What Is Brown Noise and What Are the Benefits?

Do sounds have color? They do in science, and there’s practically a rainbow to fill your ears. Streaming white noise, which sounds like the fizziness of television static, has been shown help people study or go to sleep. And listening to pink noise, like the sound of waterfall, is being studied to see if it boosts cognitive performance.

But it’s brown noise that is all the rage right now on social media platforms and music apps. So, what exactly is brown noise and should you listen to it for long periods of time?

What Is Brown Noise?

Brown noise is one classification of noise “color.” Each color represents long-lasting patterns of noise frequencies that we can hear, ranging from 20 to 20,000 hertz.

“White noise has equal energy at all frequencies. To us, it sounds like radio static,” explains Anahita Mehta, a researcher who studies sound pitch at the Kresge Hearing Research Institute at the University of Michigan. “Pink noise has more energy in low frequency ranges compared to the high ranges. It sounds lower than white noise. Examples would be rainfall or traffic.”

Other noise colors include blue and violet, which have more energy in very high frequencies, like the sound of a snake hissing or steam leaking from a pipe.

Then, there’s brown noise. It’s technically classified as red noise, but the epithet comes from the way it’s produced: Its sound signals change randomly to produce the sound of static, mimicking a type of erratic movement pattern, called “Brownian motion,” named after Scottish botanist Robert Brown.

“Brown noise has even fewer high frequencies than white or pink noise, and you’ll recognize it as a lower sound,” Mehta says. “Examples would be the deep roar of an ocean wave crashing or thunder rolling.”

[Read: Proven Strategies to Stop Overthinking and Ease Anxiety Now]

White Noise vs. Brown Noise

White noise has long been the most common color of noise you hear about, perhaps because the term has become a catchall phrase for any ambient noise — like fans, waves, thunderstorms or heartbeats — regardless of its color.

But brown noise made itself heard this past summer. It began trending on social media as people posted videos claiming it helped them focus, calm down or sleep.

The hashtag #brownnoise is now up to 95 million views on TikTok, and there’s a plethora of hours-long audio loops on YouTube, many of them with millions of views. You can also find curated brown noise playlists on Spotify and other music streaming platforms.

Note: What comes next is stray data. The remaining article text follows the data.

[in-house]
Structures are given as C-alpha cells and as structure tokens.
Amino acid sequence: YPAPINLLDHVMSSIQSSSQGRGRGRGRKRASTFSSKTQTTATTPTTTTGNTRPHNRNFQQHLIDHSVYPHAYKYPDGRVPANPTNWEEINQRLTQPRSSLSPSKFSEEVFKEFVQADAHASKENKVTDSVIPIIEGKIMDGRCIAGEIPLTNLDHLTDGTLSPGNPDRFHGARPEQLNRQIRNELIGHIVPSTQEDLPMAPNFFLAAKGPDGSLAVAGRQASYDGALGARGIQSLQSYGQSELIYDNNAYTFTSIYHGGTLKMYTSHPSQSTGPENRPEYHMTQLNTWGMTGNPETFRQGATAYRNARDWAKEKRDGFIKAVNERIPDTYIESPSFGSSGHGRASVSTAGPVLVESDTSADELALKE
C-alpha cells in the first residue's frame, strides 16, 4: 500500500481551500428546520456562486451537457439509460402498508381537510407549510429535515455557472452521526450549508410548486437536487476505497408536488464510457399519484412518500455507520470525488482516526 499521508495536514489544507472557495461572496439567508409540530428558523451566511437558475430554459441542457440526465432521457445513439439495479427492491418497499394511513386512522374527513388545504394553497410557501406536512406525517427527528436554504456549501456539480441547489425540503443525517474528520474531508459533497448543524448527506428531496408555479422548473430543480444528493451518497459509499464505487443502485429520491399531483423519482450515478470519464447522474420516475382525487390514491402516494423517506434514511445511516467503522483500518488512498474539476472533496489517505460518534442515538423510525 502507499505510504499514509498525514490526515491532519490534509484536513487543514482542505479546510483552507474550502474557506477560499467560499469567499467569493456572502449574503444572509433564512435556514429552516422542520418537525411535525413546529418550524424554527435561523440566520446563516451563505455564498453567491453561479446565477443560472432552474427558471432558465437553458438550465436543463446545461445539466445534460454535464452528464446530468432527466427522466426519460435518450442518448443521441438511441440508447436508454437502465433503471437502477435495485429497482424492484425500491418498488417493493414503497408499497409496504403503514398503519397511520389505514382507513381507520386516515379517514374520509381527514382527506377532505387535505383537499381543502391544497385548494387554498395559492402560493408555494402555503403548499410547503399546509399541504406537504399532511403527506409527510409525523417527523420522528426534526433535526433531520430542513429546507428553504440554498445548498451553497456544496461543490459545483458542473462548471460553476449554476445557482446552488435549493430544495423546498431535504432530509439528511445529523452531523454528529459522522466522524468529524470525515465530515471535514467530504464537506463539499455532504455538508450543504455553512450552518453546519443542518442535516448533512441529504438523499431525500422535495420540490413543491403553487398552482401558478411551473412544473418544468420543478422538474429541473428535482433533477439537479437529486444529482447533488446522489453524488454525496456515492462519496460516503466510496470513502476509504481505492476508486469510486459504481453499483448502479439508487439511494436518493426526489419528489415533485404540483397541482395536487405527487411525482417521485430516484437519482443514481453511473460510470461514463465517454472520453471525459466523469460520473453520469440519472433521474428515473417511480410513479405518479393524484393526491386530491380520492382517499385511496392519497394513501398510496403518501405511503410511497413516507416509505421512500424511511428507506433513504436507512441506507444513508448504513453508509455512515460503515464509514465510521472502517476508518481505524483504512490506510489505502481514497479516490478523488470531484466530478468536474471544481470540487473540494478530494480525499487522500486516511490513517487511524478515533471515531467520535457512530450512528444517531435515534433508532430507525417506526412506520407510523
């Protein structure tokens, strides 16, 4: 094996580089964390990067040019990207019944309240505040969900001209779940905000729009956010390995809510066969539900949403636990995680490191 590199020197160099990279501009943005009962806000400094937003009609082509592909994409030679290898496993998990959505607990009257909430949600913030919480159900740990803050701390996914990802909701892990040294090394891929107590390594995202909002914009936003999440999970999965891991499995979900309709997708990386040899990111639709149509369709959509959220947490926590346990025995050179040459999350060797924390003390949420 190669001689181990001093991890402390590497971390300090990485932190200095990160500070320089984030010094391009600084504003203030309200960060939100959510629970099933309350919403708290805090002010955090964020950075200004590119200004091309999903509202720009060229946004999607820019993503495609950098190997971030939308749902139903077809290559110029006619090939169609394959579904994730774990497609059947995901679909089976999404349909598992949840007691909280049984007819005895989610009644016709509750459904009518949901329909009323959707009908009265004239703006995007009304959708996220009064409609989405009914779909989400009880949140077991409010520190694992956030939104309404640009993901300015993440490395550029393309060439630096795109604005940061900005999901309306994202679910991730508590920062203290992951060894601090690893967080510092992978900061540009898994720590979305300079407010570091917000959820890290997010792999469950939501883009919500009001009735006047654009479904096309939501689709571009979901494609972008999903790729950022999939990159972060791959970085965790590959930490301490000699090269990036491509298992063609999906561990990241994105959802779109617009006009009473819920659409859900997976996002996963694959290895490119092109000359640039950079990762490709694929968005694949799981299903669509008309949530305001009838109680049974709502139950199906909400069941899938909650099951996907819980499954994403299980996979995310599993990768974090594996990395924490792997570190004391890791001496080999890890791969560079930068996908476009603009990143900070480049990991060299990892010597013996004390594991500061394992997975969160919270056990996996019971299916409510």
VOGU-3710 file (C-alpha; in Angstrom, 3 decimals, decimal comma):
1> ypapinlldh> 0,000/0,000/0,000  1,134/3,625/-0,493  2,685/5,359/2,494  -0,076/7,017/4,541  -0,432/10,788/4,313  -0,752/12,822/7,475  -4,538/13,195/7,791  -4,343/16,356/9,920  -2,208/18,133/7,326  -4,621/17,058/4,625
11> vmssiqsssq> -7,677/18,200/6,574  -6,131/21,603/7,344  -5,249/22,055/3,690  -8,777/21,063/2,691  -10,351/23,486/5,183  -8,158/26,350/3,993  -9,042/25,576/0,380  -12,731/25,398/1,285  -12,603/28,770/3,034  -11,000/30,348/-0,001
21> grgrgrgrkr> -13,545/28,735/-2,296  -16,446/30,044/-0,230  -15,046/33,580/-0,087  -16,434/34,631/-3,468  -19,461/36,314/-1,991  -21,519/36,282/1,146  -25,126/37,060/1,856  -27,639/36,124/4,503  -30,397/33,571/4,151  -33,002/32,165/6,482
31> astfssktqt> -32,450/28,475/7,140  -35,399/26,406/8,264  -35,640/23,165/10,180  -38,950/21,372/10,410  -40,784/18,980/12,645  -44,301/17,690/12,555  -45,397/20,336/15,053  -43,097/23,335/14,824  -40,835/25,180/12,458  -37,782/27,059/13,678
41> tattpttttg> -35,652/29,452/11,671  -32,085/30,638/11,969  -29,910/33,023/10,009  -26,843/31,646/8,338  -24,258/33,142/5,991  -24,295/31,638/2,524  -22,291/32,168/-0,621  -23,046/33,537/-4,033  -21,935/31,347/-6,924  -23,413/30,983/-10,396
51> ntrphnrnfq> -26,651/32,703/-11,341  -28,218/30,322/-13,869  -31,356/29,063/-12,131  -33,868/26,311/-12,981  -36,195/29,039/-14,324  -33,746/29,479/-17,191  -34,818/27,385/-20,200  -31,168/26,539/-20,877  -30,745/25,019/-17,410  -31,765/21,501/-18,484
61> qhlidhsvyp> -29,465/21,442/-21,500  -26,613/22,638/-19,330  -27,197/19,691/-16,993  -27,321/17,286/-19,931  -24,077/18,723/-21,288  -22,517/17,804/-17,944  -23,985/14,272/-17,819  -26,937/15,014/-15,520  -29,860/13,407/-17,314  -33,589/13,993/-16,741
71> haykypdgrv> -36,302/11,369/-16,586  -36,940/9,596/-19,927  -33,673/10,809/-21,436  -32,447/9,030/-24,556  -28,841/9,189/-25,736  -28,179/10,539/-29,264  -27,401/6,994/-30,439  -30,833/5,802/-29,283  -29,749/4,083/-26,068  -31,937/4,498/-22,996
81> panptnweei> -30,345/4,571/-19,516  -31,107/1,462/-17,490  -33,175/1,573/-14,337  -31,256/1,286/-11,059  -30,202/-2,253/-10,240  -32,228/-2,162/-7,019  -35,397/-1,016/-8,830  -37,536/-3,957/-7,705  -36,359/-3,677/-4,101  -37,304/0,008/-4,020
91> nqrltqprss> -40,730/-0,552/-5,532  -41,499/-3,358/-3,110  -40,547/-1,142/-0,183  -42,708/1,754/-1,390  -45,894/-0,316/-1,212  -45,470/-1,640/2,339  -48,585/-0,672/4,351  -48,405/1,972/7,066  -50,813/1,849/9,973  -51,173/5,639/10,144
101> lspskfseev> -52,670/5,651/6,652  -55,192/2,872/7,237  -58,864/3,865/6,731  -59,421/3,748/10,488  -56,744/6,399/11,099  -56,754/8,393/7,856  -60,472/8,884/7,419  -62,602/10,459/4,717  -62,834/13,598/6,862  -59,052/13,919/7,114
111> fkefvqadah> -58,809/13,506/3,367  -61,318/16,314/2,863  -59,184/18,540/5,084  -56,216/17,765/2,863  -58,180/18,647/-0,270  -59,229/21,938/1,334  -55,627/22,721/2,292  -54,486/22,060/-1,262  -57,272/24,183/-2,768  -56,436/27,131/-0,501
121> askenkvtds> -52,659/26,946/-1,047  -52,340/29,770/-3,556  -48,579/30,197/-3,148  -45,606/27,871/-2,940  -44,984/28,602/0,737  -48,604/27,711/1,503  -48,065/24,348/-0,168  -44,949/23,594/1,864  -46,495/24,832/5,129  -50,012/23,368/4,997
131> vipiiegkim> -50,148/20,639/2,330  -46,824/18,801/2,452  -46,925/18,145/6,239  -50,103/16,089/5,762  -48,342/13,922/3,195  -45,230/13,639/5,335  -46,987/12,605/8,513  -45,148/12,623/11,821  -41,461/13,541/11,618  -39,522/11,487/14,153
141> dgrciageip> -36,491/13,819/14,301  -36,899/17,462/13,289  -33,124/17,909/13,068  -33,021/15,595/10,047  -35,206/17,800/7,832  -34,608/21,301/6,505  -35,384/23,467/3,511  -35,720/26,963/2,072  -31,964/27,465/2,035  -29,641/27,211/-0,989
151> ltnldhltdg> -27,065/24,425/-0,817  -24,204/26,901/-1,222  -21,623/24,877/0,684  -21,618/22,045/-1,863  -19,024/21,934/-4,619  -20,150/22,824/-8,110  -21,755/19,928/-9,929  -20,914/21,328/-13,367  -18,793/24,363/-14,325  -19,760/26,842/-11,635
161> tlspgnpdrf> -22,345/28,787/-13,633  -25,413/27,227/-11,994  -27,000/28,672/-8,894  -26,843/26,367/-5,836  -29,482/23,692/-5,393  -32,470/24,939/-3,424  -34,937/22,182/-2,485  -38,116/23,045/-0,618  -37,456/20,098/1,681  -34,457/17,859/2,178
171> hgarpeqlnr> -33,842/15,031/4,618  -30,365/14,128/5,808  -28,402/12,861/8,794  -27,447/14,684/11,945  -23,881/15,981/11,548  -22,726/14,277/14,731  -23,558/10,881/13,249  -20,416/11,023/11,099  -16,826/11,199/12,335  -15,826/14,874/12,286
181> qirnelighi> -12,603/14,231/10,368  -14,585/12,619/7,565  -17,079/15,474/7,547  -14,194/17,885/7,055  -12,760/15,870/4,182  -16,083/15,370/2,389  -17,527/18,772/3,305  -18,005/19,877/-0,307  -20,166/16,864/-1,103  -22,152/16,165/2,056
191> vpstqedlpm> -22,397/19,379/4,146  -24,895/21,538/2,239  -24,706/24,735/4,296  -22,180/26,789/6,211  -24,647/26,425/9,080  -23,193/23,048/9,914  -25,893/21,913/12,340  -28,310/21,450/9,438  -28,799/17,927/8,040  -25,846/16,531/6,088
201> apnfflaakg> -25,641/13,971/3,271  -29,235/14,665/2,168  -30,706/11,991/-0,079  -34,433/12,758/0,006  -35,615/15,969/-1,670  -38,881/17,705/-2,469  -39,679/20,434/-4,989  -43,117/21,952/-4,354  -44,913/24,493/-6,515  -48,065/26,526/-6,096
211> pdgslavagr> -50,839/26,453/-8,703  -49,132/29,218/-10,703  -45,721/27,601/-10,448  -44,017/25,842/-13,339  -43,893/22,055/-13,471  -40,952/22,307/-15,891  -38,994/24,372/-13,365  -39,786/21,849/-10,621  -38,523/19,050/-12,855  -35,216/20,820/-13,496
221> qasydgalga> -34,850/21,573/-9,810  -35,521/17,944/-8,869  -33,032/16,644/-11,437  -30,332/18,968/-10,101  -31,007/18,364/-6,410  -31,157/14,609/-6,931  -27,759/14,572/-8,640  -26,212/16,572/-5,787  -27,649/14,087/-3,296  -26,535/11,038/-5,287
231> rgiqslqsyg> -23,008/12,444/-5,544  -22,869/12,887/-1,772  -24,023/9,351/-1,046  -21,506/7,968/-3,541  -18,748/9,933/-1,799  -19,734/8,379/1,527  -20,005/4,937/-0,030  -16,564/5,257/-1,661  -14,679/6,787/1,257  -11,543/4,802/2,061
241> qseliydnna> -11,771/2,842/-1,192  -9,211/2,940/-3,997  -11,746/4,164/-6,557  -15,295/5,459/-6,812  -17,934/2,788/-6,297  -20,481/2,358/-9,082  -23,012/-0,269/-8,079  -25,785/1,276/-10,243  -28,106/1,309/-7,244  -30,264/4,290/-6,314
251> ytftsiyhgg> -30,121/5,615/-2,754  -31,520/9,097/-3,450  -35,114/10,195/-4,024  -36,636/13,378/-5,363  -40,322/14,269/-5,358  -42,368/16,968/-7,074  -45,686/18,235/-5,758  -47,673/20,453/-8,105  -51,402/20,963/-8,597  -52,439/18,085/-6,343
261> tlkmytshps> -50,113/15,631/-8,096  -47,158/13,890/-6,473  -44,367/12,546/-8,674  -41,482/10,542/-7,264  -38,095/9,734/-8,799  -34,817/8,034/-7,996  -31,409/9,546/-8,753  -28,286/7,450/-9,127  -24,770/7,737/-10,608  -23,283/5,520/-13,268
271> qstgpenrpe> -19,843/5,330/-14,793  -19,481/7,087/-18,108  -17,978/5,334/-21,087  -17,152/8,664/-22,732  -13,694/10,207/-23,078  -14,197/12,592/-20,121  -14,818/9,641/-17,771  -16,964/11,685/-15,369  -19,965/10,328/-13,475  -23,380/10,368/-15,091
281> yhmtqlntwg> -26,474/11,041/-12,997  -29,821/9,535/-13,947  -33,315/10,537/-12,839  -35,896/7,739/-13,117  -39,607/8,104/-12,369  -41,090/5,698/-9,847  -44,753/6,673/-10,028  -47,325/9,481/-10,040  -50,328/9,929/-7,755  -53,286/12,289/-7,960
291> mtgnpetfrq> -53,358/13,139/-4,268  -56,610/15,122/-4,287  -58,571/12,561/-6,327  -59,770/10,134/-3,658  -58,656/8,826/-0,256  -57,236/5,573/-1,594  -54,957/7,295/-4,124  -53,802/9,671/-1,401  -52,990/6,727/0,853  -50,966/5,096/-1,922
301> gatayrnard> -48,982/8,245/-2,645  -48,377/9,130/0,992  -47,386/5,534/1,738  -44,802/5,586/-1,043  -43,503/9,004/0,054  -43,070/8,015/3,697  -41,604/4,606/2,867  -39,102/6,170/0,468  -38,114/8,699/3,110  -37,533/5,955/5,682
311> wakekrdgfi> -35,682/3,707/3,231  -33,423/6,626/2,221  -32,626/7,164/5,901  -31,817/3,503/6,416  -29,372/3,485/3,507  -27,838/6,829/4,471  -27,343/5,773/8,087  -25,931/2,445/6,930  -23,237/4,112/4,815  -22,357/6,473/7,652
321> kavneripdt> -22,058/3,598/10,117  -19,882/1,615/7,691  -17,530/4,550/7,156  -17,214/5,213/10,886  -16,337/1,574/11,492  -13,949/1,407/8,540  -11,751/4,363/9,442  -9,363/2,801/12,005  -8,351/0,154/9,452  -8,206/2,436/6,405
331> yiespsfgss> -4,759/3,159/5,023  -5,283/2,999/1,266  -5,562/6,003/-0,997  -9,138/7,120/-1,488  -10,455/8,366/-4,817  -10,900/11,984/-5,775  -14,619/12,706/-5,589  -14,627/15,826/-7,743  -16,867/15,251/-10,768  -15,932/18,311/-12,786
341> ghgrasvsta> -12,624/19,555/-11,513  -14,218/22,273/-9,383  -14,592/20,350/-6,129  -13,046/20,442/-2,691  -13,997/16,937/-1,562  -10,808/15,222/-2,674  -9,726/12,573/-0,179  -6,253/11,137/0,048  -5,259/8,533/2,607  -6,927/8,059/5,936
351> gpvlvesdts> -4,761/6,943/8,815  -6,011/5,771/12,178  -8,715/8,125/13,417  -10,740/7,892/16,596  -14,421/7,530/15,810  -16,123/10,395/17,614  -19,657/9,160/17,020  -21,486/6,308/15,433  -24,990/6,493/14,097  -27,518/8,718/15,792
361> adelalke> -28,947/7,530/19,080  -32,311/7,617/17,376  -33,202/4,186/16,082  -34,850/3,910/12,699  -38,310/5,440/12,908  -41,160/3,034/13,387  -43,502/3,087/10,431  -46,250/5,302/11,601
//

[SEE: Mindfulness Exercises to Reduce Stress or Anxiety.]

Brown Noise Benefits

Although brown noise is the latest trend to make its way onto social media, scientists can only speculate about its benefits. Very little evidence exists on the effect of brown noise, and the evidence that is available has included only small groups of participants for short periods of time.

But there’s a growing interest to see if brown noise might help health in the following ways:

Reduce stress

There are many ways to elicit the relaxation response, the opposite of the fight-or-flight response that triggers stress. Well-established methods include deep breathing, meditation and guided imagery. Researchers suspect that brown noise may help elicit the relaxation response in some people.

“Maybe you find it relaxing to hear the sounds of the sea, so if you listen to brown noise that sounds like waves crashing, and it helps you, that’s great — as long as you’re listening at a low volume,” Mehta says. “However, there’s no strong evidence that listening to brown noise reduces stress.”

Improve sleep

For experts, the jury is still out on the sleep benefits of white noise. In a September 2020 paper published in Sleep Medicine Reviews, Dr. Mathias Basner, a sleep researcher at the University of Pennsylvania Perelman School of Medicine, and his colleagues reviewed 38 studies that looked at the effect of continuous noise on sleep. They found only a mixed bag of low-quality studies and results that did not clearly provide evidence to support the idea that continuous white noise machines promote sleep.